Turns out the small beast in the basket is Duane’s once conjoined twin, Belial. They two are in NYC to execute their revenge on the doctors that separated them years previous (at the request of their father). Duane has cared for Belial since the surgery (saving him from the garbage heap), but he can’t control his brother’s killing sprees. When Duane sneaks away on a date, Belial erupts into a murderous rage.

This is an excellent movie to watch with a group. It makes for fun viewing with plenty of peanut-gallery ready moments including the busybody neighbors at the hotel, gritty NYC as the backdrop, the prostitute with the heart of gold and ‘80s era horror. What more could you ask for in a cult classic? Just see it (and if you like it, you have the option of continued watching with two sequels: Basket Case 2 and Basket Case 3: The Progeny).

Writer/Director: Frank Henenlotter

Country: US

Genre: Horror/Comedy

Run time: 90 minutes

Scale: 3

Monday, March 1, 2010

Cop Out (2010)

Tracy Morgan is a guilty pleasure. He heads up the 30 Rock success trifecta (along with Jane Krakowski and Alec Baldwin). Cop Out got plugged so often that their subliminal adverts did a number on me.

Paul Hodges (Tracy Morgan) and Jimmy Monroe (Paul Hodges) are partners on the police force and have been for 16 years when they get suspended for a bust gone wrong. They are each struggling with some personal matters. Paul believes his wife, Debbie (Rashida Jones), is cheating with their neighbor and takes some extreme measures to learn the truth. Jimmy is trying to finance his daughter’s costly wedding. To protect his ego and prevent his ex-wife’s rich husband, Roy (Jason Lee) from picking up the tab, he decides to sell a collectible baseball card that will fetch him close to 100K. With the earnings, he’ll have enough for the wedding and still have some leftover for himself.

When Jimmy arrives to sell his baseball card, the collectibles store gets robbed. The two thieves take money and Jimmy’s card. Jimmy and Paul track one of the thieves, Dave (Seann William Scott in a look and role reminiscent of Jack Black), who helps them locate the card. This leads them to Poh Boy (Guillermo Díaz reprising his role from Weeds), a gang leader with a penchant for baseball who isn’t giving up the card, unless they are prepared to find an valuable item of his that has gone missing.

The movie continues like this and while the plot is basic, the magic is in the details. Tracy Jordan is underrated on 30 Rock; he makes this movie. His vulnerability as the semi-village idiot works damn well. Jordan and Willis make an unlikely coupling. Seann WIlliam Scott does this mimicking thing that while junior high and obnoxious is hilarious. There is a cast of familiar faces provide laughs a plenty.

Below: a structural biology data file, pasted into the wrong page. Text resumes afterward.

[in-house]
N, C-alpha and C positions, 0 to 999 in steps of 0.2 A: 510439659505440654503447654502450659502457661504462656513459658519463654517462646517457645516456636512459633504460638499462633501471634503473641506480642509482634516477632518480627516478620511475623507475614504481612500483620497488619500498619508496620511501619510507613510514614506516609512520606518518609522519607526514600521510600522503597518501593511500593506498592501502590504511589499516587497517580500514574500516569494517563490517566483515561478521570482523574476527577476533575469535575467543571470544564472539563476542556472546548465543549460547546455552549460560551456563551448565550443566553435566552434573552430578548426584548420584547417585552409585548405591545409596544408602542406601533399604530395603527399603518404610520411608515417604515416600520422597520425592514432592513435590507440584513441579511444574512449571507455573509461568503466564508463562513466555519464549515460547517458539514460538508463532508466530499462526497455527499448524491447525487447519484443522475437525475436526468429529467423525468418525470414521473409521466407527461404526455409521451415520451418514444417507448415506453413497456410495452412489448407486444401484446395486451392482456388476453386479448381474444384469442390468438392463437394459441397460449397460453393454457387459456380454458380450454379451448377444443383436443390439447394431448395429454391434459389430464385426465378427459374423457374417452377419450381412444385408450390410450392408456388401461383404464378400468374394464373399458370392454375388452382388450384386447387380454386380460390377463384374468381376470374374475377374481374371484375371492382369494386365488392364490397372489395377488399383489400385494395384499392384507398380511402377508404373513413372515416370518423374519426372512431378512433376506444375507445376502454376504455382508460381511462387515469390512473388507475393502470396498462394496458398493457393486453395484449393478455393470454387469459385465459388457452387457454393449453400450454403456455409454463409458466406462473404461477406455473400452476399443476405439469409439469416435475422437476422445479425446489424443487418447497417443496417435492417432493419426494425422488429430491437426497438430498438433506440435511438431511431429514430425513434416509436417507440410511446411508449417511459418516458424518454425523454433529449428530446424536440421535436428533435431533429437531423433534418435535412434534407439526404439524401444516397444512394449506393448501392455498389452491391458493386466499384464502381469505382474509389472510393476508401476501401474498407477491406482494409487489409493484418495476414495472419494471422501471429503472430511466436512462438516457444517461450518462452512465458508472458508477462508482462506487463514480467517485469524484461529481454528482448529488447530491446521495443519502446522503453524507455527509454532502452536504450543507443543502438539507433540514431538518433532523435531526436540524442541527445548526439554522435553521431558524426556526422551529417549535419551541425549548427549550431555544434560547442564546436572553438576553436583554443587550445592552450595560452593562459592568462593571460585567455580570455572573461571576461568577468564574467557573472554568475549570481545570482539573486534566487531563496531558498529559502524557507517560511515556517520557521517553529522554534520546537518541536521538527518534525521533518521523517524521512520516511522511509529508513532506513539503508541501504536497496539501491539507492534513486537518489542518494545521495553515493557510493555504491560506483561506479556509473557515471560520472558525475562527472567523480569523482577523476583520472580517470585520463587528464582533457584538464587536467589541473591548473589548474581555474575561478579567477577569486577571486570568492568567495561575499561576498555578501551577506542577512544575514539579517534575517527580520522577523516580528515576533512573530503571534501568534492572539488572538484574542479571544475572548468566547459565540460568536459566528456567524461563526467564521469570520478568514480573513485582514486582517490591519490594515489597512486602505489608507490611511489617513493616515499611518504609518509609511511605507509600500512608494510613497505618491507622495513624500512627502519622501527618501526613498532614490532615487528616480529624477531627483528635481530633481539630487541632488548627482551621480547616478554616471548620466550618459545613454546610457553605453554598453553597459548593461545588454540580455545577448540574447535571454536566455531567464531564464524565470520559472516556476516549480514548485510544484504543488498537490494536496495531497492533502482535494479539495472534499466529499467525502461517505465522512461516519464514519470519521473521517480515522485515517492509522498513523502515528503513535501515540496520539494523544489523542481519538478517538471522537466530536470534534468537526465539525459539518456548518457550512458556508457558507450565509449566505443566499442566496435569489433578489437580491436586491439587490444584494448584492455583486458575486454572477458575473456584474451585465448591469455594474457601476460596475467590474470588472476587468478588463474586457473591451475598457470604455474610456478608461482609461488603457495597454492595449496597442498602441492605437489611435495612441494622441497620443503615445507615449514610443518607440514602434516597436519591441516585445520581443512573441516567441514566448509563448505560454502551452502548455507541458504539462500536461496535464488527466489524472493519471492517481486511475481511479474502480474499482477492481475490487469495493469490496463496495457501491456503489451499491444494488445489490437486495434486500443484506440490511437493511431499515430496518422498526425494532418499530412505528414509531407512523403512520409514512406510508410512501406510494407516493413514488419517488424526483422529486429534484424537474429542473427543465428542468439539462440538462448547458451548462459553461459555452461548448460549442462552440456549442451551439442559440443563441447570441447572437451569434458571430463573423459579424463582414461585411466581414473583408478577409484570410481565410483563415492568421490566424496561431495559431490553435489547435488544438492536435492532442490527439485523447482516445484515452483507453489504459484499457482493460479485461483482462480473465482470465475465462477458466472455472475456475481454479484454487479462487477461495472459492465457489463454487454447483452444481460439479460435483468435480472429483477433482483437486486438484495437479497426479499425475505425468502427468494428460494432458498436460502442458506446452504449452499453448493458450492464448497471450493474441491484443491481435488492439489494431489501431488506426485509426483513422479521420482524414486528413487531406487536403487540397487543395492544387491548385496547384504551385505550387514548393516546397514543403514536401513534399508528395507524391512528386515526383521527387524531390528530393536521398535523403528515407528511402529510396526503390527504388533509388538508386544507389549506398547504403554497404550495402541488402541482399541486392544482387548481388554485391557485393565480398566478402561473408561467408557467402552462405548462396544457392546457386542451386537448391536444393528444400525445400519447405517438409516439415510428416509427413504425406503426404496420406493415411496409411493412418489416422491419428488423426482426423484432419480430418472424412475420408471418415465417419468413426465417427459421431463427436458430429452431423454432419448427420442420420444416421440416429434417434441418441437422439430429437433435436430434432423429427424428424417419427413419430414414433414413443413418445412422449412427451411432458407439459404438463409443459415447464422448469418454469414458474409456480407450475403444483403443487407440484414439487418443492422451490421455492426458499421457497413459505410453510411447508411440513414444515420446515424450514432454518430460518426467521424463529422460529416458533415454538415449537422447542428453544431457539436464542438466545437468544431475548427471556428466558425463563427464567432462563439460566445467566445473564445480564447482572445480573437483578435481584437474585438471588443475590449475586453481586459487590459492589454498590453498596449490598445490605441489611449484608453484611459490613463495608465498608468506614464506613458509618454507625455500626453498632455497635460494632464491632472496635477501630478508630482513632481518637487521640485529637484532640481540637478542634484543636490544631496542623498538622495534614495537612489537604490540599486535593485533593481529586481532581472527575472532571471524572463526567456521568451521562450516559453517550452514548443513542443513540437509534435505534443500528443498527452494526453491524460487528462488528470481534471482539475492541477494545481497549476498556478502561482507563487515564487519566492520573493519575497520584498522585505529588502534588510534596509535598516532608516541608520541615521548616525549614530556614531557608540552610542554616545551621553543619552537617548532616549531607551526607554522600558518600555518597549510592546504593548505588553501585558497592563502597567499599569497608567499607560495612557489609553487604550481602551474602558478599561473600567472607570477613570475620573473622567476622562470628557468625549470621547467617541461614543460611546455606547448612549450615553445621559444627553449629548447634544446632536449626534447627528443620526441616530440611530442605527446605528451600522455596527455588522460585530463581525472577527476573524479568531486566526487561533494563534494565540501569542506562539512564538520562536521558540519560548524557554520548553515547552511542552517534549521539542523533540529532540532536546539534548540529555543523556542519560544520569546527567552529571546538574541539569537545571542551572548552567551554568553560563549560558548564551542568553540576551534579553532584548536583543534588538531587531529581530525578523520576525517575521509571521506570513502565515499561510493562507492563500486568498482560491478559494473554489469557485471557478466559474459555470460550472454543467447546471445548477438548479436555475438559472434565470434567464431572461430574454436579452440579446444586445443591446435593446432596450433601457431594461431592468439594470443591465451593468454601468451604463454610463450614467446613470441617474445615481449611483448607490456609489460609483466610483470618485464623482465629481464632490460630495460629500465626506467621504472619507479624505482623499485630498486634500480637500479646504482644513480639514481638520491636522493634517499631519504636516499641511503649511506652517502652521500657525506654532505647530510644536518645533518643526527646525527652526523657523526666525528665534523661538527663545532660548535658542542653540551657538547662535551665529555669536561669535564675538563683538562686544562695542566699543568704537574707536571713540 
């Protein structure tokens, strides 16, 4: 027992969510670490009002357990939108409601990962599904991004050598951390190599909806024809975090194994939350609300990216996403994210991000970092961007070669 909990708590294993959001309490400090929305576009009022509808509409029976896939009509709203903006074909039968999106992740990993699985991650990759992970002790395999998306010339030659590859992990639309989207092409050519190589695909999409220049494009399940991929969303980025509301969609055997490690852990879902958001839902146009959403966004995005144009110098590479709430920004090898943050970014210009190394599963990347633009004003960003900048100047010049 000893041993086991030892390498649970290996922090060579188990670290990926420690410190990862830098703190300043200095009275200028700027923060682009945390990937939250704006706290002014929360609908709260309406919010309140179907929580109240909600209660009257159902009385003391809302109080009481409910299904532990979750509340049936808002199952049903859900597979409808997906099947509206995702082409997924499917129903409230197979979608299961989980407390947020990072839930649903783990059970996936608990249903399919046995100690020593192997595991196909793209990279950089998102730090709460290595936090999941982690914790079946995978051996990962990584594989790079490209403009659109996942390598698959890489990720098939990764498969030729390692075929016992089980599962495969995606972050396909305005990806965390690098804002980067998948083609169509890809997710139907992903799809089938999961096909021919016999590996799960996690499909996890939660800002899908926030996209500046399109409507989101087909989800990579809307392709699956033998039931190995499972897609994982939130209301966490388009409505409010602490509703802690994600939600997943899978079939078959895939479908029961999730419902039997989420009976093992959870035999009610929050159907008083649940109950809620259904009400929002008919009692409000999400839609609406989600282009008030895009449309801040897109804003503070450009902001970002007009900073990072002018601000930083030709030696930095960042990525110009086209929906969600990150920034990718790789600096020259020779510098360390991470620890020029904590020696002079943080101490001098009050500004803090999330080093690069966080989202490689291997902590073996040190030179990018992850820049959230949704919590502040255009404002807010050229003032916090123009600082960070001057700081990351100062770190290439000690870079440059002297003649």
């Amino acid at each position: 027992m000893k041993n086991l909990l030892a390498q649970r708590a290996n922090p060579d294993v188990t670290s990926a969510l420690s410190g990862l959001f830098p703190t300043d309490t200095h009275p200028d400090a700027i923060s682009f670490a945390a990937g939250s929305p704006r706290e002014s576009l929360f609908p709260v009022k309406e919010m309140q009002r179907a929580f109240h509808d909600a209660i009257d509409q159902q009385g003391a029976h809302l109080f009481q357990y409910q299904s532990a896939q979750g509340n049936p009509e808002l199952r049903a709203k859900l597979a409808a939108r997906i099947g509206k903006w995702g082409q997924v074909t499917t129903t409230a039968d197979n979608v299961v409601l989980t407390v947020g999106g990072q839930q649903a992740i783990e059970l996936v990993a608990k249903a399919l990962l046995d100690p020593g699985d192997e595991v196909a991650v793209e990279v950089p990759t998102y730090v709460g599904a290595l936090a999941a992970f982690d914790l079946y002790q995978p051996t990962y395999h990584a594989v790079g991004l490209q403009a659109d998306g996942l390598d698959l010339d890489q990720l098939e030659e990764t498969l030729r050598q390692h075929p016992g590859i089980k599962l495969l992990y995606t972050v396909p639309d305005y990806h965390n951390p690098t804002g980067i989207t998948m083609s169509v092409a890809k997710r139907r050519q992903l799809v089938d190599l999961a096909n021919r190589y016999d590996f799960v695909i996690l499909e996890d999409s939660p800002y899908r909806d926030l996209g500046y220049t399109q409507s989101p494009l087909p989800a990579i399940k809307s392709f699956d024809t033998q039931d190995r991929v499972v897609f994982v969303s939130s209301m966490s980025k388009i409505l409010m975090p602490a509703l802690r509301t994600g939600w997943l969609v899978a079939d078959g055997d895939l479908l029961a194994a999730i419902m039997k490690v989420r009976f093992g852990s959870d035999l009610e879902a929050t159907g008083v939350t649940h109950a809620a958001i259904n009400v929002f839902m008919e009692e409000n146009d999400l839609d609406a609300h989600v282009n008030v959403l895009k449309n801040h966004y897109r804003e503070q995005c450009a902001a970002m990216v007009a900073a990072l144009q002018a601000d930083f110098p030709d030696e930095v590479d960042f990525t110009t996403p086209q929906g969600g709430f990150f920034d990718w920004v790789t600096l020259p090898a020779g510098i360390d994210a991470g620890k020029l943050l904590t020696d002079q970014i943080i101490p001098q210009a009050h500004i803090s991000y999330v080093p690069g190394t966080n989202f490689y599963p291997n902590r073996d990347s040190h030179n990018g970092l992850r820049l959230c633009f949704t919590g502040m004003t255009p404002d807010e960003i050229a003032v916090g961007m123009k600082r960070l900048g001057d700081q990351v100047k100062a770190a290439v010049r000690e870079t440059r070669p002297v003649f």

Director: Kevin Smith

Country: US

Genre: Comedy

Run time: 107 minutes

Scale: 3

Magic (1978)

Corkey Withers (Anthony Hopkins) has a lukewarm magic act that fails to attract attention until he morphs into a ventriloquist. Soon Corkey and his dummy, Fats, are living la vida loca. Corkey’s dreams are coming to life but so is Fats and Corkey seems helpless to shut out his sinister voice.

(Spoiler Alert: Read at Your Own Risk!)

When Corkey’s manager, Ben Greene (Burgess Meredith) expresses concern about Corkey’s mental health, Corkey ignores him and disappears for some R&R to the country getaway owned by his high school crush Peggy Ann (Ann Margret) and her husband, Duke (Ed Lauter). Corkey’s feelings, which haven’t faded, grow ardent. He confesses to Peggy Ann. Peggy Ann, in an admittedly unhappy marriage, starts falling for the old flame’s charm (she’s very amused by the creepy Fats). They reminisce and soon they are discussing running off together. As Corkey begins to display rage and erratic behavior, she goes with the flow. Seems Duke has his own issues with anger, so she might be accustomed to the behavior but as you watch, you want to yell at the TV for her to see the signs that this won’t end well. Instead, she uses phrases like “You bastard!” in a joking manner that are oddly amusing. Fats and Corkey are on a collision course with insanity and the climactic ending heightens to an almost unbearably suspenseful ending.

The acting is A+. The cover alone on this classic creeper is enough to make you shudder. Fats head is the same size or a bit larger than Corkey’s and as the movie progresses and Fats grows more forceful, I noticed it more. Adapted from the novel by William Goldman, the story does a good job depicting mental illness. Watch it alone, late at night in a dark room.

Director: Richard Attenborough

Country: US

Genre: Drama/Thriller

Run time: 106 minutes

Scale: 5